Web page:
From his front porch near the crest overlooking town he watched the parade of vehicles leave at first light. Off in the west the sky was dark and nebulous, veined with snatches of pink and white. Coffee steamed from the mug in his hand and he knew he’d leave with them, trucks and vans and cars of all types with campers tugging boats and trailers behind them. He’d leave Boise for the first time since his wife died and he was surprised how easy it was for him. Sunlight shattered the sky in the east, and it was not a broken sun but vibrant and full of life and he turned from the endless stream of vehicles crawling from south Boise to check his rig once more. And then, moments later, as he pulled away from his house on Mackinaw Road for the final time he did not even look back nor did he feel sadness or guilt but rather romance and faint excitement despite his age at the novelty of uprooting and diving headlong into the unpredictable and enchanting world.
Hitchers lined both shoulders of I-84 outside of Boise with packs stacked on their backs like mules. His wife would have told him to stop for one of them and so he picked out the most vulnerable looking one and slowed down. The girl found an empty place in the backseat of the rig to set her pack and then hopped up front, smiling, her cheeks the color of blood, talking in rapid bursts and thanking him for stopping.
I’ve been walkin all night, she said. Thank god. I can’t believe you stopped.
Where you headed? he said.
Denver, I think.
I can take you into Utah, if that’s okay, he said.
That’s fine, she said. I’m Corine, and she talked fast while he drove down through the valley. The sun rose up into the world, intense and warm. She talked so much that he almost regretted picking her up. By the time they rode down through Mountain Home he noticed she’d stopped talking, slumped against the window with her mouth shut quiet despite the sun on her face.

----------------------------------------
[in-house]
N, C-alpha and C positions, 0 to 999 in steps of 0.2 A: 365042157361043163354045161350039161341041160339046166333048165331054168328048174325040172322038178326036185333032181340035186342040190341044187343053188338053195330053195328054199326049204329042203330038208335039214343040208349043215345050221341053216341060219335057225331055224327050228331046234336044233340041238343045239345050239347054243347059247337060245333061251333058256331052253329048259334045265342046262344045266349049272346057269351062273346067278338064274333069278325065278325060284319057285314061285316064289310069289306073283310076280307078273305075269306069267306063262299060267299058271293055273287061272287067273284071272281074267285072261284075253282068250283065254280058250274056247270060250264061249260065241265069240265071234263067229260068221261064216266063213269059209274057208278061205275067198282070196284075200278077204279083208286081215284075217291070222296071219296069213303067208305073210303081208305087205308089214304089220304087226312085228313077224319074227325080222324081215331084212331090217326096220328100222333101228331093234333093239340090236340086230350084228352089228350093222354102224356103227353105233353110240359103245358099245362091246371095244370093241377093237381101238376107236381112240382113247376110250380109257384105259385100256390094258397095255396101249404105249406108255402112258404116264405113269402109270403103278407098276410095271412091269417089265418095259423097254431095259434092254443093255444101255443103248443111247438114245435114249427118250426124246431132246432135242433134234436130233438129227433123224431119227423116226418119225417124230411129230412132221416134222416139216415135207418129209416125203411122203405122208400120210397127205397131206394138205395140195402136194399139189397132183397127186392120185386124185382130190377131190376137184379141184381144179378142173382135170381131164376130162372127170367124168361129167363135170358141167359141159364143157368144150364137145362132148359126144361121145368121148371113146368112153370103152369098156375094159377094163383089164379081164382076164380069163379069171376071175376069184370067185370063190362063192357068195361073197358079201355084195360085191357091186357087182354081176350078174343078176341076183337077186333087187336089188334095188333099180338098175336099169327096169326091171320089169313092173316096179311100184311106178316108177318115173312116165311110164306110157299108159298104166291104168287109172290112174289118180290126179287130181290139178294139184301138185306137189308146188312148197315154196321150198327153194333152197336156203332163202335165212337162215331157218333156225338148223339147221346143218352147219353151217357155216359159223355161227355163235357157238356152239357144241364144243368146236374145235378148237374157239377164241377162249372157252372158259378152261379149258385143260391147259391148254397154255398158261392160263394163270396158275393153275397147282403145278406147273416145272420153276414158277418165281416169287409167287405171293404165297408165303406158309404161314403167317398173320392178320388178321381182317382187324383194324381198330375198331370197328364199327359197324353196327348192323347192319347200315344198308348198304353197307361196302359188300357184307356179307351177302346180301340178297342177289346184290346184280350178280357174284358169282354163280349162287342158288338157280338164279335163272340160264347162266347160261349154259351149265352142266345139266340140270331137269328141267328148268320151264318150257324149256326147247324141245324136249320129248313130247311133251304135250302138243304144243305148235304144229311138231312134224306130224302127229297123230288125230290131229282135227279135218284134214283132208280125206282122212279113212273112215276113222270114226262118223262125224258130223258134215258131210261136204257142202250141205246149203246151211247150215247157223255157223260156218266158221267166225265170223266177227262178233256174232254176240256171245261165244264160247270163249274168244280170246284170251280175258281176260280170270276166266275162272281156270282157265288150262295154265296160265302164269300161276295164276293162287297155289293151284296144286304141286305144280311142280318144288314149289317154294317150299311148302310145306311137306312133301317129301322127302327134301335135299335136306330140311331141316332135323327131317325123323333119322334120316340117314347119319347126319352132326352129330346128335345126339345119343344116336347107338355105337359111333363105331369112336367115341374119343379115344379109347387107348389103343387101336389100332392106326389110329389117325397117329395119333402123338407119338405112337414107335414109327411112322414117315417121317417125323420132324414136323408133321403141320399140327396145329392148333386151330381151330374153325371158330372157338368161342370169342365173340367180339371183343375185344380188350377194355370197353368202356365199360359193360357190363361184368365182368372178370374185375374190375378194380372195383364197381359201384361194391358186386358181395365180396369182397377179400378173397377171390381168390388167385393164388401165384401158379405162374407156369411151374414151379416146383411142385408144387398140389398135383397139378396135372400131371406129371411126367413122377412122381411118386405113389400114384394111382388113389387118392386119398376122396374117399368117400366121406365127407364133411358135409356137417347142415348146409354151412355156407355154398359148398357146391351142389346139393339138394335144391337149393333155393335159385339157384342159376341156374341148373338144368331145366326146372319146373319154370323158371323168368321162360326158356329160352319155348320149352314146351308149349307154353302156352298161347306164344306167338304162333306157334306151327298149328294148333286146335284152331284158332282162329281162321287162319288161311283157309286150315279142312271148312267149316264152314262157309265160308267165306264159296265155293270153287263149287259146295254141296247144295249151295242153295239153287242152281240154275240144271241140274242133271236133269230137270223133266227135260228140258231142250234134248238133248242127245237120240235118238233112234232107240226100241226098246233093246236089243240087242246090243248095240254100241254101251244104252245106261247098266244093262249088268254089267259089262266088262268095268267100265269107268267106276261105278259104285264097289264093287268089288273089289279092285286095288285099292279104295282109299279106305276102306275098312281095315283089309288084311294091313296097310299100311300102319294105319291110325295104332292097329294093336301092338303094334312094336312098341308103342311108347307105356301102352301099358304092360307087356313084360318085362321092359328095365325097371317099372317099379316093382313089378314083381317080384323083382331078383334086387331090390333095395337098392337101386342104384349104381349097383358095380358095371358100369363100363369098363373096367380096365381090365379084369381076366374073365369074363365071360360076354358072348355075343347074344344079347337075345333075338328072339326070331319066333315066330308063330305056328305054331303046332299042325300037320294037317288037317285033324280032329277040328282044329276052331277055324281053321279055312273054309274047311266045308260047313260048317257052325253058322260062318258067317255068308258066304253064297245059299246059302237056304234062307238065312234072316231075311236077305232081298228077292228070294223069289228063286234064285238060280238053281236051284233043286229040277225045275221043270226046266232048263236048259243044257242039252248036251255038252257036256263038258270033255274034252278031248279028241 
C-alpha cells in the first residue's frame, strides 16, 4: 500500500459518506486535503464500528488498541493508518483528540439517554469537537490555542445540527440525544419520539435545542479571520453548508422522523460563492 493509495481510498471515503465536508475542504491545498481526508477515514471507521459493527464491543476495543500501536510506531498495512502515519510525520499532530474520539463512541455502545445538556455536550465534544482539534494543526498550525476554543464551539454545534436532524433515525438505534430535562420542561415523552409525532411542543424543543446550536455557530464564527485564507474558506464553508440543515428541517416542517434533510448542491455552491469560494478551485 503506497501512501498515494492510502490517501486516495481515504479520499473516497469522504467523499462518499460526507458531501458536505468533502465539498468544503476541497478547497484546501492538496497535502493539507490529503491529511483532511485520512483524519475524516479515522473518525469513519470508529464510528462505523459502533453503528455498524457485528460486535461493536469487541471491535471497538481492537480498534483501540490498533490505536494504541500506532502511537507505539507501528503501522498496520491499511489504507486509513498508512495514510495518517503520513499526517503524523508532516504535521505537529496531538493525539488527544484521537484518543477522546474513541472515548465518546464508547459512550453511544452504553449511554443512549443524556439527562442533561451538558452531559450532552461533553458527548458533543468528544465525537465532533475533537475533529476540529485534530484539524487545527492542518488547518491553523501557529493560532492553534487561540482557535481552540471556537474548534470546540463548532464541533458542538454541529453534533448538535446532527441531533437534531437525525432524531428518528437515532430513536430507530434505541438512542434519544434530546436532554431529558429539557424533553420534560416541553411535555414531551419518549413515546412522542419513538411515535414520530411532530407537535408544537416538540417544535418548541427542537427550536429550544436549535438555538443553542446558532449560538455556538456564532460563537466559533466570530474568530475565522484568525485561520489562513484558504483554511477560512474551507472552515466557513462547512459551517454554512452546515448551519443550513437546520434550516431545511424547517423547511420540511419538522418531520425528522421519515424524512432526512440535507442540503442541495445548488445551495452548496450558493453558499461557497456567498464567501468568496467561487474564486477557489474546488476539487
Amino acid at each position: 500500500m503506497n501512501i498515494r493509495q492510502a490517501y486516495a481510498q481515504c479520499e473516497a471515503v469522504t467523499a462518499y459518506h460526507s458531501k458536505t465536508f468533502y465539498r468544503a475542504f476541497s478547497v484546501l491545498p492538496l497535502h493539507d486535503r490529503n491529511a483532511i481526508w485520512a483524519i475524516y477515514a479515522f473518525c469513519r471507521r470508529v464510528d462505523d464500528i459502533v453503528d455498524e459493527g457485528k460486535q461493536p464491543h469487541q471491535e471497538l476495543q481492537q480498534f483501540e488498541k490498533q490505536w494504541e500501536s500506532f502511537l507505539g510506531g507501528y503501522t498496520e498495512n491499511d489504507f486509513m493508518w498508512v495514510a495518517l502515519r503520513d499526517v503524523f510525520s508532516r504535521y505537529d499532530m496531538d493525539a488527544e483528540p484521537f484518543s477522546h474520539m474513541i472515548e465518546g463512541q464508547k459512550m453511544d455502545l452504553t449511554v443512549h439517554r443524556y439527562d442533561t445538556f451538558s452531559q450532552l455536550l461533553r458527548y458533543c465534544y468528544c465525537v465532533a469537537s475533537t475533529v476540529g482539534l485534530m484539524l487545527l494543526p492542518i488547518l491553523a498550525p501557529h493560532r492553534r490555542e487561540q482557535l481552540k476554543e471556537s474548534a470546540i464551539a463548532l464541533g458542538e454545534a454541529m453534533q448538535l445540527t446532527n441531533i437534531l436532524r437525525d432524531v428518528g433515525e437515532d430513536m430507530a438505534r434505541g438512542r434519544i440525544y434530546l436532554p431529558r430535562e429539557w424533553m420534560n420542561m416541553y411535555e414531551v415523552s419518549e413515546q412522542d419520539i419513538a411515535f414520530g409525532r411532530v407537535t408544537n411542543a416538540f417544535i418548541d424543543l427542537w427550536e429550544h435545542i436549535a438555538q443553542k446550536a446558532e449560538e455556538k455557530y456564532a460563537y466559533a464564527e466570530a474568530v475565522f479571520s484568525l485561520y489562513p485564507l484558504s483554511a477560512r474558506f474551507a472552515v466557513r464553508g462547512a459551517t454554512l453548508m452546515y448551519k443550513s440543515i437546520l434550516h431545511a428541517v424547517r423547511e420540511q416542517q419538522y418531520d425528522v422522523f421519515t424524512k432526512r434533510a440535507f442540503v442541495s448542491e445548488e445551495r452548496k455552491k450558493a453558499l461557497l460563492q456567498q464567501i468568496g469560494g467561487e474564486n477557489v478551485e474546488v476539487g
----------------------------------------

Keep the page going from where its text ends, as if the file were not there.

She was young. He didn’t know how young because long ago he’d stopped paying attention to young people. He guessed she was in her early twenties or thereabouts. It was her hair, dirty blond and bunched up playfully in the back of her head, or maybe it was her skin, ruddy and smooth, her cheeks with that soft unused look. Piercings in her ears and nose and a black loop in one eyebrow. She was short and thin, perhaps too slight to carry the size of pack she had with her. He turned down the radio and let the news reports die so the girl could rest.
He drove I-84 alongside the Snake River toward Heyburn with nothing to see but sun-washed grassland and trees breathing in the distant morning glow. Neglected farm equipment hunched in the haze with farmers milling about like skeletons, quiet and remote. There were hitchers on both sides of the freeway and every mile or so there’d be a van or truck slung onto the shoulder with a tent fastened to the ground near the vehicle. The man looked over at the sleeping girl and wondered what she was doing out here alone, a drop in the world’s bucket of caprice. He figured he would protect her if he had to, and he didn’t know why. He could feel the road beneath the SUV skipping past and he thought of his wife, he conversed with her in his head as he was wont to do in solitary moments, just a man alone in a house or upon the asphalt that happens to connect us all with the past, with each other. For our experience in life is not relegated solely to the physical, though it is the physical that we have before us, it is the physical that we have to draw from or compare to, and though his wife was there with him in spirit she was obviously not there in the physical form, which is to say that he could neither verbally address her nor reach out and touch her. At times he forgot this caveat just as he often forgot the small details, the minutiae that escaped him and then returned to memory when he least expected, randomly. He’d forget about her scars and moles and imperfections unknown to everyone save the two of them, and then those details would return to him arbitrarily, often at night, he with a book in his easy chair by lamplight, suddenly present and engaged with the contours of her neck, the bones in her back just beneath the skin, her scent lingering on his tongue.